Let $x$ be a percentage. If the return in a good year is $(1+x)$ and the return in a bad year is $(1-x)$, the the total return is given by $$(1+x)(1-x)=1-x^2$$ What this tells us is that negative returns have a much greater impact on investments than positive returns at the same rate. In the example given, even though Mr. Hare was able to achieve a $56%$ ...


9

Hint: Rewrite the expression as $$\frac{1}{7}e^{-2x^2}\left(1-4x^2\right) = \frac{1-4x^2}{7e^{2x^2}}$$ Now, notice the growth of the numerator and denominator. Which grows more quickly?


8

Here's three ways of doing it: Taylor You can use Taylor, i.e. $e^{x} \sim 1 + x$, so $$\frac{1 - e^{-x}}{e^{x} - 1} \sim \frac{1 - (1-x)}{1+x-1} = \frac{x}{x} =1$$ Factorizing Another (but equivalent) way is factor $e^{x}$ from the denominator $$\displaystyle \lim_{x\to0}{1 - e^{-x}\over e^x - 1} = \displaystyle \lim_{x\to0}{1 - e^{-x}\over e^{x}(1 - e^{...


8

You can still convert it into a polynomial, since $$2^{5x} - 8 = 2\cdot 2^{2x}$$ converts to $$y^5-8=2y^2$$ if you introduce $y=2^x$.


8

If $t = \log_2(3^x-1) = \log_3(2^x+1)$, we have $2^t = 3^x - 1$ and $3^t = 2^x + 1$. Thus $3^t + 2^t = 3^x + 2^x$. It's easy to see that $3^x + 2^x$ is an increasing function of $x$, therefore we must have $t=x$. Now with $t=x$ the equation becomes $3^x - 2^x = 1$. Dividing by $2^x$, write it as $(3/2)^x - 1 = (1/2)^x$. Now the left side is an increasing ...


8

$$\ln(e^{2x}-3e^x)\ne\dfrac{\ln e^{2x}}{\ln 3e^x}$$ Let $u=e^x$, this transforms the equation to a quadratic: $u^2-3u-4=0$ which can be used to obtain values for $u$ and eventually $x$.


7

Hint: $$ \sum_{k=1}^\infty 2^{-k}(e^{-k}-e^{-k-1}) = \sum_{k=1}^{\infty} (2e)^{-k} \left( 1- e^{-1}\right)= \left(1 - \frac{1}{e}\right) \sum_{k=1}^{\infty} \frac{1}{(2e)^k}. $$ Can you finish the problem from here?


7

Your first calculation can be written as $$1+\frac12(2+\frac13(3+\frac14(4+\dots)))$$ which expands to $$1+\frac{2}{2}+\frac{3}{2\cdot 3}+\frac{4}{2\cdot 3 \cdot 4} + \dots$$ Cancelling the repeated number in each term turns it into $$1+\frac11+\frac1{1\cdot2}+\frac{1}{1\cdot2\cdot 3} + \dots$$ $$=\frac{1}{0!}+\frac{1}{1!}+\frac{1}{2!}+\frac{1}{3!}+\...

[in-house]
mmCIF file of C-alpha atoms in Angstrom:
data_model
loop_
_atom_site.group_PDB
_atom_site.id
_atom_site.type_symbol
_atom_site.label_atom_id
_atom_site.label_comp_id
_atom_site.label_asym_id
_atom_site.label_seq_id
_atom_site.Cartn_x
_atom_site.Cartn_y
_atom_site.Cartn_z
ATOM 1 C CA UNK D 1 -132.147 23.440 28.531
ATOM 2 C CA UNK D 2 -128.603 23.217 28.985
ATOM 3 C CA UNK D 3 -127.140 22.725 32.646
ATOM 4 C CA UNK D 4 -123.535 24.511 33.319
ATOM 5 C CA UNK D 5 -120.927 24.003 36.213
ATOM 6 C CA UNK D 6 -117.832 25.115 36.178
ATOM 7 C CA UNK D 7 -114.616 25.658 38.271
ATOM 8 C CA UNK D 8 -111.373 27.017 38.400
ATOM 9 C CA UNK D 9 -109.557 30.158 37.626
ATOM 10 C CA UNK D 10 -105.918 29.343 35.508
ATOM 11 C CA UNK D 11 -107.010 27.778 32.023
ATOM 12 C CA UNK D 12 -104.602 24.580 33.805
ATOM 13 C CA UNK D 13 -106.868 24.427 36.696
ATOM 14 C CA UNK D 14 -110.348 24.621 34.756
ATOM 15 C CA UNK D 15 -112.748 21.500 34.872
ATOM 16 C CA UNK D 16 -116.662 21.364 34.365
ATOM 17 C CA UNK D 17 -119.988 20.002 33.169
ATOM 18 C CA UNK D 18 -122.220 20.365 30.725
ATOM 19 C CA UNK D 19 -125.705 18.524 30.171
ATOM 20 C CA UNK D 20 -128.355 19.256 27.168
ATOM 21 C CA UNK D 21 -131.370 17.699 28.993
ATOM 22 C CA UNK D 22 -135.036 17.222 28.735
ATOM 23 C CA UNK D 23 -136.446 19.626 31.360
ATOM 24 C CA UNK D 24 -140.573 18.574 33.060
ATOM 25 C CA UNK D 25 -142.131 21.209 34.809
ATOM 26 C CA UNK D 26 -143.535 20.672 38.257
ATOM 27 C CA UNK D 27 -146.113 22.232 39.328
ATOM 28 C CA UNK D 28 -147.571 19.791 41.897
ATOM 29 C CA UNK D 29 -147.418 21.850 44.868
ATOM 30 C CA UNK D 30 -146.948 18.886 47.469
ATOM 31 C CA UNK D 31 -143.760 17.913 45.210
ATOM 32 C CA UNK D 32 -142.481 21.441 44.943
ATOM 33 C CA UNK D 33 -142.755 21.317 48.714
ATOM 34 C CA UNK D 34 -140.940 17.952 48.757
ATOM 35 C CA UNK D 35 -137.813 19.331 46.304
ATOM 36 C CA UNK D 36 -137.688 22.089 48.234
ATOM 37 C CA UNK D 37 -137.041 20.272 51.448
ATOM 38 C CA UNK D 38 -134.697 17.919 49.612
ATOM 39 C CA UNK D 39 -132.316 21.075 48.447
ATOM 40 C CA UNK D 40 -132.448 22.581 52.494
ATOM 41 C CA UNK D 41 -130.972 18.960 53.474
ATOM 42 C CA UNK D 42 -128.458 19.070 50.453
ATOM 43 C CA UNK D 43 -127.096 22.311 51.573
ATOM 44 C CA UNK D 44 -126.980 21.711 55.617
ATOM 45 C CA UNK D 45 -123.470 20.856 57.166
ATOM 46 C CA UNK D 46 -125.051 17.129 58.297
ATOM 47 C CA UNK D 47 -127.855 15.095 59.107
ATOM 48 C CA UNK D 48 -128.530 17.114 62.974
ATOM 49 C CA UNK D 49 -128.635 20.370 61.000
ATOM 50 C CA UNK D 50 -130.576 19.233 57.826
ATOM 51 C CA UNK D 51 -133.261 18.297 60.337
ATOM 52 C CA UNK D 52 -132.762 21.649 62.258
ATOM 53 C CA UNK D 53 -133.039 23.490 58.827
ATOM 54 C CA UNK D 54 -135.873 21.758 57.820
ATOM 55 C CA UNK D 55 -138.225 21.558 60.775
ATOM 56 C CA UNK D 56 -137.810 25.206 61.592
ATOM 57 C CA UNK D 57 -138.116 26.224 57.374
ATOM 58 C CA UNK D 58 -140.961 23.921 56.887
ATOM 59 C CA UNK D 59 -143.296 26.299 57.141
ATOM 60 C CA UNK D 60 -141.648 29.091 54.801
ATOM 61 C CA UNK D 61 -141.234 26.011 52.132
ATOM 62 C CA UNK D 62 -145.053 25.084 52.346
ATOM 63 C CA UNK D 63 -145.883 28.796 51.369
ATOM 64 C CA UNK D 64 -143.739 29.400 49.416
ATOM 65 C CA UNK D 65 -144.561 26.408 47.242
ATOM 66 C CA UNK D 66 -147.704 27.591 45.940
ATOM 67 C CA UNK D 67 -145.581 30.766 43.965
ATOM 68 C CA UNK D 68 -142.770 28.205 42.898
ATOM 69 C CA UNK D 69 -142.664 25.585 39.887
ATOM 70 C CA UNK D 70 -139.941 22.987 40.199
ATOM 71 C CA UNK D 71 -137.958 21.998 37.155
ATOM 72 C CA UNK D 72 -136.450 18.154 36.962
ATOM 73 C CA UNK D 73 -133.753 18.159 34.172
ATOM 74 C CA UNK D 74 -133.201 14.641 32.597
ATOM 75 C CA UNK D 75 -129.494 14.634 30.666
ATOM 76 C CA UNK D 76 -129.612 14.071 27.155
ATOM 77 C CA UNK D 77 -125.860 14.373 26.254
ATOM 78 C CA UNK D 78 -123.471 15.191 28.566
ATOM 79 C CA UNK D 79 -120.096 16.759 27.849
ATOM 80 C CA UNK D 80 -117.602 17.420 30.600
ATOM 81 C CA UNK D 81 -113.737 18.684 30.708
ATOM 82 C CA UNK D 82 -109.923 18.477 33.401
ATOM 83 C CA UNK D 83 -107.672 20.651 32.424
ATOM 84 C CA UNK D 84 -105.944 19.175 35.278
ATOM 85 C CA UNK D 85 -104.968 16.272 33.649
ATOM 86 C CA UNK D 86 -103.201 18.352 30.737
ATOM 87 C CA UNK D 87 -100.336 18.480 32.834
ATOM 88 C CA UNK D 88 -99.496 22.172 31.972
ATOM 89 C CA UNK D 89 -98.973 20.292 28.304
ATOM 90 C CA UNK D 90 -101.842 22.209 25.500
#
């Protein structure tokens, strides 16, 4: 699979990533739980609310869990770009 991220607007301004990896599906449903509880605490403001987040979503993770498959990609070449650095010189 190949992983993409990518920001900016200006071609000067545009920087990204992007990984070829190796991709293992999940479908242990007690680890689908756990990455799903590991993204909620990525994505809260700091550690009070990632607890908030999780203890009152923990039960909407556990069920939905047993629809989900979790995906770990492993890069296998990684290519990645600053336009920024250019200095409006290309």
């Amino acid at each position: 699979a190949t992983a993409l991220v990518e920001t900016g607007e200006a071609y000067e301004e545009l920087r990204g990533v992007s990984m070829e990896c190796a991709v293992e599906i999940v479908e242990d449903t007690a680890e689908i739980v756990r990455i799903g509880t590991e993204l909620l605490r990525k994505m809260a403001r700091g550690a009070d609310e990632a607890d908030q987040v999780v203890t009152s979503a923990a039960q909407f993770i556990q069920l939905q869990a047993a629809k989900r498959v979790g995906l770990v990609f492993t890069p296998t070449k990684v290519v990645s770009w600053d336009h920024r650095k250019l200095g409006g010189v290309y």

7

Your attempt is wrong, sorry: you cannot just use particular cases. And the case $a=-e$ is impossible, because $a^x$ is only defined for $a>0$. The answer should be in terms of $a$, and using a single value is not enough. Consider the function $f(x)=a^x-x-2$. Then $$ f'(x)=a^x\log a-1 $$ (with $\log$ being the natural logarithm). This doesn't vanish for $...


7

$$ \begin{align} \prod_{m=2}^{n-1}e^{\frac{\pi in}m} &=e^{\pi in(H_{n-1}-1)}\\ &=(-1)^ne^{\pi inH_{n-1}}\\[9pt] &=(-1)^{n-1}e^{\pi inH_n}\tag1 \end{align} $$ where $H_n$ is the $n^\text{th}$ Harmonic Number. $$ H_n\sim\log(n)+\gamma+\frac1{2n}-\frac1{12n^2}+\frac1{120n^4}-\frac1{252n^6}+\frac1{240n^8}-\frac1{132n^{10}}\tag2 $$ and $\gamma$ is the ...


7

The system can be written as $$\begin{cases} \log_{10}(2^x)=\log_{10}(11-3^y)\\ \log_{10}(35-(2^{x})^2)=\log_{10}((3^{y})^2) \end{cases}$$ Now if $u:=2^x<\sqrt{35}$ and $v:=3^y<11$, we can throw away the logarithm and solve with respect to $u$ and $v$: $$\begin{cases} u+v=11\\ u^2+v^2=35 \end{cases}$$ Can you take it from here? P.S. Yes, as you ...


7

The proof is not correct because it assumes implicitely that if a sequence $(a_n)_{n\in\mathbb N}$ converges to $1$, then $\lim_{n\to\infty}{a_n}^n=1$. This is not true. For instance,$$\lim_{n\to\infty} \left (1 + \frac1n \right )=1\text{ and }\lim_{n\to\infty}\left(1 + \frac1n\right)^n=e\neq1.$$


7

The answer to such a question depends crucially on what you are trying to relate to what. There are many "definitions" of the function $e^x$ and one can try to relate them to each other in intuitive way. Here is a (partial?) list: 1) The function $e^x$ is the unique solution of the ODE $f'(x)=f(x)$ with initial value $f(0)=1$. The high brow rephrasing is ...


7

If we square both sides we get $$e^{-x^2}\frac1{x^2}=y^2$$ $$x^2e^{x^2}=\frac1{y^2}$$ $$x^2=W\Big(\frac1{y^2}\Big)$$ $$x=\sqrt{W\Big(\frac1{y^2}\Big)}$$


7

Since the $LHS$ is the sum of the form $y+\frac{1}{y}$, where $y$ is positive, hence the minimum value of $LHS$ is $2$ (By AM-GM inequality), which is attained when $y=1$. Also, the maximum value of $RHS$ is $2$. Hence, solution is $x$ such that $e^x=1$ and $2sin(x^3)=2$. Since, the only solution of the former is 0 and which doesn't satisfy latter, hence no ...


6

As a general rule, if you see a lot of products and exponents it may clear things up to take logs. In your case, $$(a+b)^c ≈ a^{c-bc} \cdot (a+1)^{cb}$$ becomes $$c \log(a+b) \approx c(1-b) \log(a) + cb \log(a+1)$$ or just $$\log(a+b) \approx (1-b) \log(a) + b \log(a+1).$$ This is equivalent to doing a linear interpolation of $\log x$ between the ...